Wednesday, 21 May 2008

Sad Signs and Old Adverts

The message may have faded but the sign struggles on... More delapidated adverts or instructions either out of date or ignored...

Mitcham Road, Tooting
Stuck onto ceramic tiles but long since painted over, Marvo Distemper bravely advertises a long since defunct product (Distemper was a paint made from whiting and glue and a bit of a nightmare if you need to decorate over it due to its powdery nature).
Wandsworth Road, Battersea The shop may have shut, but the electrical appliances linger on...
Baker Street Underground Station
The merest tantalising glimpse of the old signage that lies beneath! Garratt Lane, Wandsworth
Not much chance of spotting this Chemist on a dark winters night!
Old Town, Clapham Common
What is it about Chemists? This one is in slightly better condition, but has still not worked in years.Erpingham Road & Lower Richmond Road, Putney SW15.
These two signs must date back to the 70's I would imagine. Mackeson is a milk stout flavoured with lactose, the sweet element found in milk (hence the milk churn symbol) and is about as unfashionable a drink as it is possible to be at the moment. Whitbread Pale Ale is still around in bottles though.

Morden Road, Morden SM4
I think the scouts might have given up on making money by recyclingMitcham Town Centre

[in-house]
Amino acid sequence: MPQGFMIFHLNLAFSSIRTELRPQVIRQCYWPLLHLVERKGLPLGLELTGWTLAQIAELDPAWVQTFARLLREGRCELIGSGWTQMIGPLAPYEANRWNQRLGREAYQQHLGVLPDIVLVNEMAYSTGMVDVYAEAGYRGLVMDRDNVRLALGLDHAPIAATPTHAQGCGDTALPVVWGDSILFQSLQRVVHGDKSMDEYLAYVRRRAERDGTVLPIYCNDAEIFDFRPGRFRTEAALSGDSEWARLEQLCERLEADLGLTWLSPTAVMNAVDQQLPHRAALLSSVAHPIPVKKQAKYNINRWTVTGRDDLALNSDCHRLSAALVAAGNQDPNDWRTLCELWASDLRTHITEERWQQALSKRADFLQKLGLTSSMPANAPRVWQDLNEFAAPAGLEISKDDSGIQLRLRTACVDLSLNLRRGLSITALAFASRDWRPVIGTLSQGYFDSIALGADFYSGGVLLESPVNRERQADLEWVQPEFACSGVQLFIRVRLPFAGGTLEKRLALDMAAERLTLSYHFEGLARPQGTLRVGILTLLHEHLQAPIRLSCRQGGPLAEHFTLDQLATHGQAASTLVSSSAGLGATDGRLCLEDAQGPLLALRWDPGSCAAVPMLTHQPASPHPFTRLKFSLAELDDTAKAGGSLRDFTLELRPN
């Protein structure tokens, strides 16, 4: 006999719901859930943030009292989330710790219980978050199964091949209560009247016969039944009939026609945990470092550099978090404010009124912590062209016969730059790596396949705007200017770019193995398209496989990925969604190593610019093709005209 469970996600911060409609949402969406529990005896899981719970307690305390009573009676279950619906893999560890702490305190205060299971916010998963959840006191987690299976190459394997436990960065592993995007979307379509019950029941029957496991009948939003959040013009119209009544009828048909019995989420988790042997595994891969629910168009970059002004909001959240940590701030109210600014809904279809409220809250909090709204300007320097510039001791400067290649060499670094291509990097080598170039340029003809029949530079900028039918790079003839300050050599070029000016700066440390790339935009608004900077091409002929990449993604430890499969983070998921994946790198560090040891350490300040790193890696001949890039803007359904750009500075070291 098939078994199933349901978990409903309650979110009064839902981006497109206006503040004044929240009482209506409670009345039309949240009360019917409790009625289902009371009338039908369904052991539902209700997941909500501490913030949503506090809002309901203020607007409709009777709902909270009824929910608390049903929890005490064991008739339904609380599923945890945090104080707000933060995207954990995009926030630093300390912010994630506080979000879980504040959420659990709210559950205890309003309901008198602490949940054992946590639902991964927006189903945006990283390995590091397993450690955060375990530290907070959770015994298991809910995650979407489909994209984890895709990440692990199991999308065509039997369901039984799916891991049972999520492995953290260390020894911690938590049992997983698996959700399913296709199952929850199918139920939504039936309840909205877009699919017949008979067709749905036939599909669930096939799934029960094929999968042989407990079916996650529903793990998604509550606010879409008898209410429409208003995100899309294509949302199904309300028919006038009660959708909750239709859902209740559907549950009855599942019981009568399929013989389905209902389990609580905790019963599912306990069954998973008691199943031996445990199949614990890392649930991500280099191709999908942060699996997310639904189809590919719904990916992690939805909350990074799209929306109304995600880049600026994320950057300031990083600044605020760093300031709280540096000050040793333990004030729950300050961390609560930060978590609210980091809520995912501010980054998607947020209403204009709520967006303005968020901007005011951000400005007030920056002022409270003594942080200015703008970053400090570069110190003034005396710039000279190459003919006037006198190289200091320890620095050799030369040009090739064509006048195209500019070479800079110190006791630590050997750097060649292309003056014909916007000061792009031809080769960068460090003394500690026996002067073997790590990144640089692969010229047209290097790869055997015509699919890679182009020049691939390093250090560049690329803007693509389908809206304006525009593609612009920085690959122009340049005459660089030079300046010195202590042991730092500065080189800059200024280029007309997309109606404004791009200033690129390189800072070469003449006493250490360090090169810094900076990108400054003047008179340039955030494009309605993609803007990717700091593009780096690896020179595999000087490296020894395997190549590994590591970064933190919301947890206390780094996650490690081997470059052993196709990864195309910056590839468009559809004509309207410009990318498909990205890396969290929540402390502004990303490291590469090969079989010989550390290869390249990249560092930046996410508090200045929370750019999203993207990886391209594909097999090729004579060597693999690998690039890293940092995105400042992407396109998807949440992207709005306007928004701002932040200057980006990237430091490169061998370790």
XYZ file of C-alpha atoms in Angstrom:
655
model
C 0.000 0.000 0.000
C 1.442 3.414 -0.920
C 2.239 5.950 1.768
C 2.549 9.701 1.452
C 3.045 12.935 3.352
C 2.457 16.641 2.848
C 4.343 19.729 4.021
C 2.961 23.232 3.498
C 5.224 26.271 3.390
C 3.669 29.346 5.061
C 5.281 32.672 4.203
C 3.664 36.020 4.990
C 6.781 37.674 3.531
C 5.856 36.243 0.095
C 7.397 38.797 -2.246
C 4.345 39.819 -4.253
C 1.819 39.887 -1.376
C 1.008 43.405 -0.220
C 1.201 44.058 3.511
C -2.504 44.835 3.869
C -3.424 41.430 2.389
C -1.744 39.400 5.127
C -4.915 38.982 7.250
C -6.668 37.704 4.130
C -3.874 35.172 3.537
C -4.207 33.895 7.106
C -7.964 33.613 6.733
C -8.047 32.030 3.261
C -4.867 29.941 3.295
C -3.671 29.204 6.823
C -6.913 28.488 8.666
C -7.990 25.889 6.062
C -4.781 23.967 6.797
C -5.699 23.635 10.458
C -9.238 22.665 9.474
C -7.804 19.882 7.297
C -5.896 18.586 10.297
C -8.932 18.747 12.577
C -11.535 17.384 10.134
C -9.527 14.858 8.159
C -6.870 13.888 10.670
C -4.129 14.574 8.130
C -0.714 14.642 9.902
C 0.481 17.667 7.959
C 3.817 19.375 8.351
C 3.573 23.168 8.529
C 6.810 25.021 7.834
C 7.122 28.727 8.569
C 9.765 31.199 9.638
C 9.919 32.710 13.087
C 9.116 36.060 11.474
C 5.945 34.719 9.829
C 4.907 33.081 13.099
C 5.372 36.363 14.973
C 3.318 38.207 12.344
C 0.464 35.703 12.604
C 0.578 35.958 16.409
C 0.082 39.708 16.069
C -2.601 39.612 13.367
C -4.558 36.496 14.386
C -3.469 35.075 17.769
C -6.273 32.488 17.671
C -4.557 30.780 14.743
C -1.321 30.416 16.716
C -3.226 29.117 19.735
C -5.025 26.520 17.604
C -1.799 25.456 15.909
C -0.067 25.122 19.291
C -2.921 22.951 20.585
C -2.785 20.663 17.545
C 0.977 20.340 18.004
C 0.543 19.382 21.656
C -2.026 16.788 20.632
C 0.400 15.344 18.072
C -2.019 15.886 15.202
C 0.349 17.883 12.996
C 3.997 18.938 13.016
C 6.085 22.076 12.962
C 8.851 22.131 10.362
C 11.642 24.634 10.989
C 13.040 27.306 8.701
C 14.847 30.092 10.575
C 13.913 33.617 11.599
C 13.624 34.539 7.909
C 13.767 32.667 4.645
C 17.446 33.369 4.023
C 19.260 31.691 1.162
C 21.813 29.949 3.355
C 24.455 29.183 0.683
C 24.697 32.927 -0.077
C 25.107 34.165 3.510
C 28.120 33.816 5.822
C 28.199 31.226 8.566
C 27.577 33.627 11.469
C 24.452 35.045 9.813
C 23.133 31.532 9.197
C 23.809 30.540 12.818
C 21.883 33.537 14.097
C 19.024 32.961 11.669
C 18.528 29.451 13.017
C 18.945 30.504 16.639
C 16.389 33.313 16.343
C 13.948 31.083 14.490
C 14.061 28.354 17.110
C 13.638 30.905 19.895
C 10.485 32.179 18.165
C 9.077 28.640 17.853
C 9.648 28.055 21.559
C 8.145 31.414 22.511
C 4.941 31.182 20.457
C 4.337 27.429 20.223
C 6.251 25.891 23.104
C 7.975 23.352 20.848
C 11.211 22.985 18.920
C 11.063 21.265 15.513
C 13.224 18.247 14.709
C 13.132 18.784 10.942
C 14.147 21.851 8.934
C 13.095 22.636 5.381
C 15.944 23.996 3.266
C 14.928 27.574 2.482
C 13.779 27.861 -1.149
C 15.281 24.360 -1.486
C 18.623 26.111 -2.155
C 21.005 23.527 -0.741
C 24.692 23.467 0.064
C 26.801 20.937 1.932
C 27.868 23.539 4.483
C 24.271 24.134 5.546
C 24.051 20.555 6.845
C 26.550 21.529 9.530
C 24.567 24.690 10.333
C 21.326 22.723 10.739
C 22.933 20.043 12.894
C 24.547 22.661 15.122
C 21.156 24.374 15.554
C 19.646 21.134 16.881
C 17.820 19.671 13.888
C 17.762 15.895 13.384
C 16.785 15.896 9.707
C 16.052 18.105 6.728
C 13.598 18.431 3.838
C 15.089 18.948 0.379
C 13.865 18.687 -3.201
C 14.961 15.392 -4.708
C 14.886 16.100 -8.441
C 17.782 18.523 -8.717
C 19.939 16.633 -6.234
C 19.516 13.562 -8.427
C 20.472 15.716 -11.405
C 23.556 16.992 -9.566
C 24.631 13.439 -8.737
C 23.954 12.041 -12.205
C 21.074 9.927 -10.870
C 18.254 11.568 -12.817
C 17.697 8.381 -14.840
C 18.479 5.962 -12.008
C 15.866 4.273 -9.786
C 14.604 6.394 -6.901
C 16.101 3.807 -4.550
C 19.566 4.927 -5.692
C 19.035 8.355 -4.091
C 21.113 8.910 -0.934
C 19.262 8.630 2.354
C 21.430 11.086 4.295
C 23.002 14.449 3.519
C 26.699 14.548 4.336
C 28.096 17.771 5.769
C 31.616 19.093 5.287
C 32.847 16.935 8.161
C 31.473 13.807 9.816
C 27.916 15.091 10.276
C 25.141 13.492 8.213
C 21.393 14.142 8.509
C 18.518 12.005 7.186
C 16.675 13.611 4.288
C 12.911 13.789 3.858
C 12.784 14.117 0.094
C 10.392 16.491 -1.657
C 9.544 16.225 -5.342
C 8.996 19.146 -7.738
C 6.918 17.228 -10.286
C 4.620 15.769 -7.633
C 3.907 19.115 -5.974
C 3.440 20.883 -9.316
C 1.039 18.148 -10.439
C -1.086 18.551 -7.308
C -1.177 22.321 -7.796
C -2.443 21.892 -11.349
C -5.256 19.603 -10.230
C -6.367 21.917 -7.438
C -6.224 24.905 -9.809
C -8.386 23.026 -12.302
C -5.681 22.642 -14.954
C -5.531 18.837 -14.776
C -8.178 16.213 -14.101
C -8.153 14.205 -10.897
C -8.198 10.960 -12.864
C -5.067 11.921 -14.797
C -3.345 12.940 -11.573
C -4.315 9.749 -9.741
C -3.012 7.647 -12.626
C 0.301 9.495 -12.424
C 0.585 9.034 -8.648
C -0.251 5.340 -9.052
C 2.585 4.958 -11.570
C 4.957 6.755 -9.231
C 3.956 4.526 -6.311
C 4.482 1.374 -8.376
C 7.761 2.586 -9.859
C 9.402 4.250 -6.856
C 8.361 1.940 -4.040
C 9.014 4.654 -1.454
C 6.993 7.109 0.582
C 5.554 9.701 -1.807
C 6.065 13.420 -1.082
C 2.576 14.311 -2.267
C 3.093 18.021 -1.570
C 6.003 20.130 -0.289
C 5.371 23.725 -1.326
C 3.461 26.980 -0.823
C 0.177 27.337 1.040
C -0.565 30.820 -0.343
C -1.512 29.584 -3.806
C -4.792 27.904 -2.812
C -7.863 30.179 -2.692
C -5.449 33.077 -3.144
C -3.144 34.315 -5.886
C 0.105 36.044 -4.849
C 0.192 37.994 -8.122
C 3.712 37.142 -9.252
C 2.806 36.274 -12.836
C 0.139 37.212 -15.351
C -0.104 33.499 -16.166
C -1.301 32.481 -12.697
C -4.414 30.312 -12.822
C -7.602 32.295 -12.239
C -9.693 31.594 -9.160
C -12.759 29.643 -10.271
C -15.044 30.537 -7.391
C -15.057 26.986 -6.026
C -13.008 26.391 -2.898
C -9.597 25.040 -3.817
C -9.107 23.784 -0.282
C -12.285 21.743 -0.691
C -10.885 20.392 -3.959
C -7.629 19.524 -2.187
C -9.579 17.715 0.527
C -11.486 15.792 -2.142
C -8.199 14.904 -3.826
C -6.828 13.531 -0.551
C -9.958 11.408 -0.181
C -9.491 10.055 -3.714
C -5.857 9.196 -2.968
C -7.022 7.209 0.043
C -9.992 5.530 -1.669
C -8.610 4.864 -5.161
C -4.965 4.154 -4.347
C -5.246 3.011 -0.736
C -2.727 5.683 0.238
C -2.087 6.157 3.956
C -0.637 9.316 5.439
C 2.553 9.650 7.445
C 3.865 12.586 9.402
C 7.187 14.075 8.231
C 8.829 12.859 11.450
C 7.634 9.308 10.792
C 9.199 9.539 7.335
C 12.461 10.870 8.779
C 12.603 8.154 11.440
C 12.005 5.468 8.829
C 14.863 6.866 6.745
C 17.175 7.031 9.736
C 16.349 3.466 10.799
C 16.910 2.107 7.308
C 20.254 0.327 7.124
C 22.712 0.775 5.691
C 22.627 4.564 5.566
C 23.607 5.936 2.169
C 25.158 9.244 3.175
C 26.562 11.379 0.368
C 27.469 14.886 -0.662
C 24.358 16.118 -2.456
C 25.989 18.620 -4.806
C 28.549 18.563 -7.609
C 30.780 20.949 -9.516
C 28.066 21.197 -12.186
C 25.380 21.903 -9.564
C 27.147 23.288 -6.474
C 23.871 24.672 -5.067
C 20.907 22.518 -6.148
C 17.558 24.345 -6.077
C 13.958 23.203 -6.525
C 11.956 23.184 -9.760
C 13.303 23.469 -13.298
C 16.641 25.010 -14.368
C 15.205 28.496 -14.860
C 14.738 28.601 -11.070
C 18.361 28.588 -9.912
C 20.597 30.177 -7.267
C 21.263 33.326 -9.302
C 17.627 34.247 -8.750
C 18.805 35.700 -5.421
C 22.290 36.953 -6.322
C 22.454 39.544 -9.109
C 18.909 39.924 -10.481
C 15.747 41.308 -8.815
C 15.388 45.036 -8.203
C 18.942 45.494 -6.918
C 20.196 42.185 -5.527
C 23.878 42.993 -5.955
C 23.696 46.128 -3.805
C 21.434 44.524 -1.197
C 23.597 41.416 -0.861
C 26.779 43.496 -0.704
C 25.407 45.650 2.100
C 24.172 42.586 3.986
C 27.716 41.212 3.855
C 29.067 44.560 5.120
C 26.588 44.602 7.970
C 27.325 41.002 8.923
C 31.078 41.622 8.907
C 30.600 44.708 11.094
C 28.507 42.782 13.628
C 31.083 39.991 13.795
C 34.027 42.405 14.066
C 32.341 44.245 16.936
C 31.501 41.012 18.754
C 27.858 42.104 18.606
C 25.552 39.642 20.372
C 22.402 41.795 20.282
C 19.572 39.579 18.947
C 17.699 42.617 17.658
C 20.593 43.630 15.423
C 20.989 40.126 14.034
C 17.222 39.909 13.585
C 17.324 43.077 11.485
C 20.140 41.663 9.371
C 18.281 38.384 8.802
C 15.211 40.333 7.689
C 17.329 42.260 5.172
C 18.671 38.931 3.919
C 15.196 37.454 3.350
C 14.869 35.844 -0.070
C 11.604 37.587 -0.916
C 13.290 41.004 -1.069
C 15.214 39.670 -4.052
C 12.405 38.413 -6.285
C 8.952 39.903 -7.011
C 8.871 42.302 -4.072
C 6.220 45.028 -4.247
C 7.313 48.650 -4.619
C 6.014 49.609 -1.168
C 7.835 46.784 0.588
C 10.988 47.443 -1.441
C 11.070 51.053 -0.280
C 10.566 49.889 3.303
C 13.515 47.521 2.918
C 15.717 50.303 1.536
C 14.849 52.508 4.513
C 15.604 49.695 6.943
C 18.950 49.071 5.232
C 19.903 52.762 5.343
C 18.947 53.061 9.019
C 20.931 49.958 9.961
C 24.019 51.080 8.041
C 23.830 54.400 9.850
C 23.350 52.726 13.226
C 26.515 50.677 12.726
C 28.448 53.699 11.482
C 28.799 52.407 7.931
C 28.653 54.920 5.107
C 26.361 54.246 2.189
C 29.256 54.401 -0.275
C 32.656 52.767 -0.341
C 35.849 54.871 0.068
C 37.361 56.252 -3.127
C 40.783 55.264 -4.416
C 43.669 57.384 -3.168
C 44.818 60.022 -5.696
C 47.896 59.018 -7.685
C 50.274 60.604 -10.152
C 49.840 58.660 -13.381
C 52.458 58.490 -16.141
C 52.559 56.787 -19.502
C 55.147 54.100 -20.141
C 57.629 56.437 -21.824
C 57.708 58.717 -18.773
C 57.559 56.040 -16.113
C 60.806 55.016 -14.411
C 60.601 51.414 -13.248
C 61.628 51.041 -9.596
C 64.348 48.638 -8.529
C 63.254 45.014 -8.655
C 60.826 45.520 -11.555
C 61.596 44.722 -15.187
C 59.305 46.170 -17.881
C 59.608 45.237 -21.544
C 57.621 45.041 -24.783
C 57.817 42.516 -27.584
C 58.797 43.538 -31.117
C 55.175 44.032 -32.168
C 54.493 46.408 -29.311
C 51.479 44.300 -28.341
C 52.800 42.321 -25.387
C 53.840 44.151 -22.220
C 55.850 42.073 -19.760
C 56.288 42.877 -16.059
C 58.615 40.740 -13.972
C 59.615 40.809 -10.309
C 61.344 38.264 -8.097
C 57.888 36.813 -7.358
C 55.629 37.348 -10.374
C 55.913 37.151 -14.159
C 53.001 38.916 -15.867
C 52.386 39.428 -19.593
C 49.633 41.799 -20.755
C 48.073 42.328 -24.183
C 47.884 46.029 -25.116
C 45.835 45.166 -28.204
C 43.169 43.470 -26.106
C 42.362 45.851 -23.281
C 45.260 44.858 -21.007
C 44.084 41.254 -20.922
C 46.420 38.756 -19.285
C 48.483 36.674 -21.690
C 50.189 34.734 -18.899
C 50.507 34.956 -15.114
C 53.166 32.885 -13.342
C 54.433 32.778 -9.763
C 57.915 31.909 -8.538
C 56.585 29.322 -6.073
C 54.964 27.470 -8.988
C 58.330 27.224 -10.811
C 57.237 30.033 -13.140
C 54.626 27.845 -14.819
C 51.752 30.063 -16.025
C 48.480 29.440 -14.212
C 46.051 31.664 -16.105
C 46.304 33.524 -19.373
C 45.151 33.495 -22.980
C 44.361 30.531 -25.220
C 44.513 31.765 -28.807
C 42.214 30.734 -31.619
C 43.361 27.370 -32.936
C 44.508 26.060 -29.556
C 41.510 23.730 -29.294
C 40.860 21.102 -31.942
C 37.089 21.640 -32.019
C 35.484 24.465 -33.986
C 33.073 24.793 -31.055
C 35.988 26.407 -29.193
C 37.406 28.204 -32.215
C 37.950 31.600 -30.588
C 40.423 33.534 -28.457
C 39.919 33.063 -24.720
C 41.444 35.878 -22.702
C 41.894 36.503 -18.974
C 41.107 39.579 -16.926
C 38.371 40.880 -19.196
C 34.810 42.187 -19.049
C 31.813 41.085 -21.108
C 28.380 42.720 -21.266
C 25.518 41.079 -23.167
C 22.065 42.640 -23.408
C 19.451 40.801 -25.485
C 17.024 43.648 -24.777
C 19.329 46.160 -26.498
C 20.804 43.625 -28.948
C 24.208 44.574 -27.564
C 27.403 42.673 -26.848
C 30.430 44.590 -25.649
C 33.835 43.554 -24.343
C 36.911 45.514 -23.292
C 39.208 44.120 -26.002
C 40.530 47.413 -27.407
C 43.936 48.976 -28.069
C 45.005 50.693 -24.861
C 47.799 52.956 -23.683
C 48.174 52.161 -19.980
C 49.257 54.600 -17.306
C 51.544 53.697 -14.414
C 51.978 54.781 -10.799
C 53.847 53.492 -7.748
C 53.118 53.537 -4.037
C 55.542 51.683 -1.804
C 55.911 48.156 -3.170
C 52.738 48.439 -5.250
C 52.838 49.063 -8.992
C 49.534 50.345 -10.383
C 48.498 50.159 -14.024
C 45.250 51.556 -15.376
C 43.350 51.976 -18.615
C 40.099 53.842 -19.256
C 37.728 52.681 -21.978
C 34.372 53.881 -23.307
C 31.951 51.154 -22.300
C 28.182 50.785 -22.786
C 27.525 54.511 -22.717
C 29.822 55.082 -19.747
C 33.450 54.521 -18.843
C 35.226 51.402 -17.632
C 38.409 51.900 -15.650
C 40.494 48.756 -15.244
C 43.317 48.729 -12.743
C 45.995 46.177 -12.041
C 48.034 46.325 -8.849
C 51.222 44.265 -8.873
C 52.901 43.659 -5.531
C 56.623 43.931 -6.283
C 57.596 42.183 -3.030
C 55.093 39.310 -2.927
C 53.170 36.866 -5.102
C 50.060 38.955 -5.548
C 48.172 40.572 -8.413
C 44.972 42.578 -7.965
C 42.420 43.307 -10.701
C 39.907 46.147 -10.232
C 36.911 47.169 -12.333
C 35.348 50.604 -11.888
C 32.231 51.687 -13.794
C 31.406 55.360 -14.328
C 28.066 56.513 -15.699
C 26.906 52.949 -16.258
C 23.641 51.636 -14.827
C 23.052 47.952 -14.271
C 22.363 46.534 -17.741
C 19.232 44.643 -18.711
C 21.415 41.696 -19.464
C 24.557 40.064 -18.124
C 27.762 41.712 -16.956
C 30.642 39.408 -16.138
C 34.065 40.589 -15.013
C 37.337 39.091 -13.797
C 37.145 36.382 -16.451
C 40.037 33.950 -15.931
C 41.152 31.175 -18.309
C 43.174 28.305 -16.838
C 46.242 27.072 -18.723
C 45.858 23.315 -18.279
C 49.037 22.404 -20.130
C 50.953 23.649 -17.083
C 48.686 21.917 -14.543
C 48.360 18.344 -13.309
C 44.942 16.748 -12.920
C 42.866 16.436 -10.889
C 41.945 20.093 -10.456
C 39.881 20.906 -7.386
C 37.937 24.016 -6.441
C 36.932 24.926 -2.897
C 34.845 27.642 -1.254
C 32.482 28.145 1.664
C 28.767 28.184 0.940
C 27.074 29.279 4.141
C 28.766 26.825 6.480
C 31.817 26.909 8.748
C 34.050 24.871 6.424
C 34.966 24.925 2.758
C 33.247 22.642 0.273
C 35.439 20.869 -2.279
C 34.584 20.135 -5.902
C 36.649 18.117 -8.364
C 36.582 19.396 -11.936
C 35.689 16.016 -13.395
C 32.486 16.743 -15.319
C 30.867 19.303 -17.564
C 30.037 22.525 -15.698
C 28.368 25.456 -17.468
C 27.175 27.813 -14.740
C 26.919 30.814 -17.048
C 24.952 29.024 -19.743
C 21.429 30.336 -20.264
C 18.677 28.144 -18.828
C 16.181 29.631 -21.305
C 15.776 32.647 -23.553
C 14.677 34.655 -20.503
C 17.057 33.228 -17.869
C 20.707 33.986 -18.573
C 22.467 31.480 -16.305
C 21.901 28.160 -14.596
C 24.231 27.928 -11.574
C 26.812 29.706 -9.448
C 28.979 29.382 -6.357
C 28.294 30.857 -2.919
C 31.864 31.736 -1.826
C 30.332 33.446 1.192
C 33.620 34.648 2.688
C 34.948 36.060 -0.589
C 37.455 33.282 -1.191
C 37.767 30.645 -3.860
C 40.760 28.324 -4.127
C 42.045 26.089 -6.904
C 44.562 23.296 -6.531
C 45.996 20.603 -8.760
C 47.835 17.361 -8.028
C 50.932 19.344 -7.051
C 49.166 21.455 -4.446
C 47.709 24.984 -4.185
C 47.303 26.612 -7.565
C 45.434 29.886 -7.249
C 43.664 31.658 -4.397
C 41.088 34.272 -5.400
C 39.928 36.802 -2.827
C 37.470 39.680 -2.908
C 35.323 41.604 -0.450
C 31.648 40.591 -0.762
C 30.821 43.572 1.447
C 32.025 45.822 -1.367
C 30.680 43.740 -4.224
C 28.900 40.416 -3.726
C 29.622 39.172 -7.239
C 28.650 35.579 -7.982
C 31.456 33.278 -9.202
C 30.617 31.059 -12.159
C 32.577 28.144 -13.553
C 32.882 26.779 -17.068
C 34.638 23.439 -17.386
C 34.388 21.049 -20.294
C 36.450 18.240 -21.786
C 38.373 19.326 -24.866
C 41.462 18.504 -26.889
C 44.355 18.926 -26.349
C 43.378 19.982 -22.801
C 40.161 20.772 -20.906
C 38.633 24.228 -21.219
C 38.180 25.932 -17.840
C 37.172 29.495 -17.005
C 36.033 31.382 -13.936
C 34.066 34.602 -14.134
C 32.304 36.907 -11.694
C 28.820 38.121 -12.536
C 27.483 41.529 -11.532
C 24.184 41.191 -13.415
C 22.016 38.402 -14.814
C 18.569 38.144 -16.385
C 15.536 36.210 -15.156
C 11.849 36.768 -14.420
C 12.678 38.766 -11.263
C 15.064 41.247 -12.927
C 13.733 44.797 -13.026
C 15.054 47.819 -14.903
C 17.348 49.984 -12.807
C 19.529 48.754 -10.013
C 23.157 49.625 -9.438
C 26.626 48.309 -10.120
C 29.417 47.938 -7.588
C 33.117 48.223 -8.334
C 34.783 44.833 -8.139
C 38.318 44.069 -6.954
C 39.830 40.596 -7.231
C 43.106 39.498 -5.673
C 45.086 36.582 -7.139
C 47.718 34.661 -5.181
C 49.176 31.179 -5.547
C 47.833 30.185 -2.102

Home to vast herds of wild horses that continually make a nuisance of themselves on footpaths.
Roehampton High Street: Derelict health food restaurant signage on a derelict health food restaurantLower Richmond Road, Putney SW15
The neon tube may have long since given up the ghost but the shop still sells bikes. London Road, Morden SM4
Now a martial arts centre, the memory of a slightly seedier past lives on.

2 comments:

Ten Inch Wheeler said...

How nice that the cycle sign is still on a cycle shop. Brilliant.

A Ravilious & Bawden Blog said...

Hi. Really great blog - enjoyed the bit on manhole covers and shop signs. I'm in the process of trying to track down an old London Pharmaceutical Chemist's shop, featured in an unusual book of shop fronts from the 1930s. I wondered if it might be possible to post it to see if anyone recognises where it is/was.